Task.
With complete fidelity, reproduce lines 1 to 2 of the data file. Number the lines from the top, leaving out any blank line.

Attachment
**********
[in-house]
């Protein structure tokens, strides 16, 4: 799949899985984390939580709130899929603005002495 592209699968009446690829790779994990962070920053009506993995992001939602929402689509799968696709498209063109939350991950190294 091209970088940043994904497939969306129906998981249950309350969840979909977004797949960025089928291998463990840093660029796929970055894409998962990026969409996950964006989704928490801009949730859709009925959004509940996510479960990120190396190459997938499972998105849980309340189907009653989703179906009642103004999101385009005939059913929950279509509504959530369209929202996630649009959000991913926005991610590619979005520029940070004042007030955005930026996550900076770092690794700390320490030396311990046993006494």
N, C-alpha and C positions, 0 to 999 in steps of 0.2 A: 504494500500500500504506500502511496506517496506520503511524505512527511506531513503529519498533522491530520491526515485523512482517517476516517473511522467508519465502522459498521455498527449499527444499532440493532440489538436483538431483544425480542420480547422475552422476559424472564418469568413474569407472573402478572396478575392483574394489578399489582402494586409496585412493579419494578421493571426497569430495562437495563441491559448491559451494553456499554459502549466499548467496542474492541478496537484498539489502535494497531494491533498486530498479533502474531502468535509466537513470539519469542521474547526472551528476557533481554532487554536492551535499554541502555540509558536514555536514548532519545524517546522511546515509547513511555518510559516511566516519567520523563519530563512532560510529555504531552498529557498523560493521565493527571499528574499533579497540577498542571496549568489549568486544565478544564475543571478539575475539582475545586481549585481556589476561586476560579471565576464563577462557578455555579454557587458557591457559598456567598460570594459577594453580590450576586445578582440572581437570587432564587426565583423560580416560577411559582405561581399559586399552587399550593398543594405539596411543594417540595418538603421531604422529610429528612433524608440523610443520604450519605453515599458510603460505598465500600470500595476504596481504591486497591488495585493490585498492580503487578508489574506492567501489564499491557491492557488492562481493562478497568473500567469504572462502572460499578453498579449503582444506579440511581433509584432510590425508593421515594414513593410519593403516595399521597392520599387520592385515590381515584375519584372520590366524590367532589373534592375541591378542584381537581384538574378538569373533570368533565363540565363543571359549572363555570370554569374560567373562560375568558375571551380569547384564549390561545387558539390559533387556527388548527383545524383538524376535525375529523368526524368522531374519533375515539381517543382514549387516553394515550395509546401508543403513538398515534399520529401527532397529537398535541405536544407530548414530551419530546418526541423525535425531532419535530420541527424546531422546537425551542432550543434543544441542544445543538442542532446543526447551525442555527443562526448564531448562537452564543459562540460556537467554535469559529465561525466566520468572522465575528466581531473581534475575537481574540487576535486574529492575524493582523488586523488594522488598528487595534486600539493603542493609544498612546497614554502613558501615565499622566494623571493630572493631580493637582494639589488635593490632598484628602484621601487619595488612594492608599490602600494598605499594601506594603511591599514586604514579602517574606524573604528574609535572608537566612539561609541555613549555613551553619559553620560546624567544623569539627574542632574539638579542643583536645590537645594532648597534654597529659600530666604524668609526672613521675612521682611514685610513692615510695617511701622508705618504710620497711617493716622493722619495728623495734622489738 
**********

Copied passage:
[in-house]
């Protein structure tokens, strides 16, 4: 799949899985984390939580709130899929603005002495 592209699968009446690829790779994990962070920053009506993995992001939602929402689509799968696709498209063109939350991950190294 091209970088940043994904497939969306129906998981249950309350969840979909977004797949960025089928291998463990840093660029796929970055894409998962990026969409996950964006989704928490801009949730859709009925959004509940996510479960990120190396190459997938499972998105849980309340189907009653989703179906009642103004999101385009005939059913929950279509509504959530369209929202996630649009959000991913926005991610590619979005520029940070004042007030955005930026996550900076770092690794700390320490030396311990046993006494």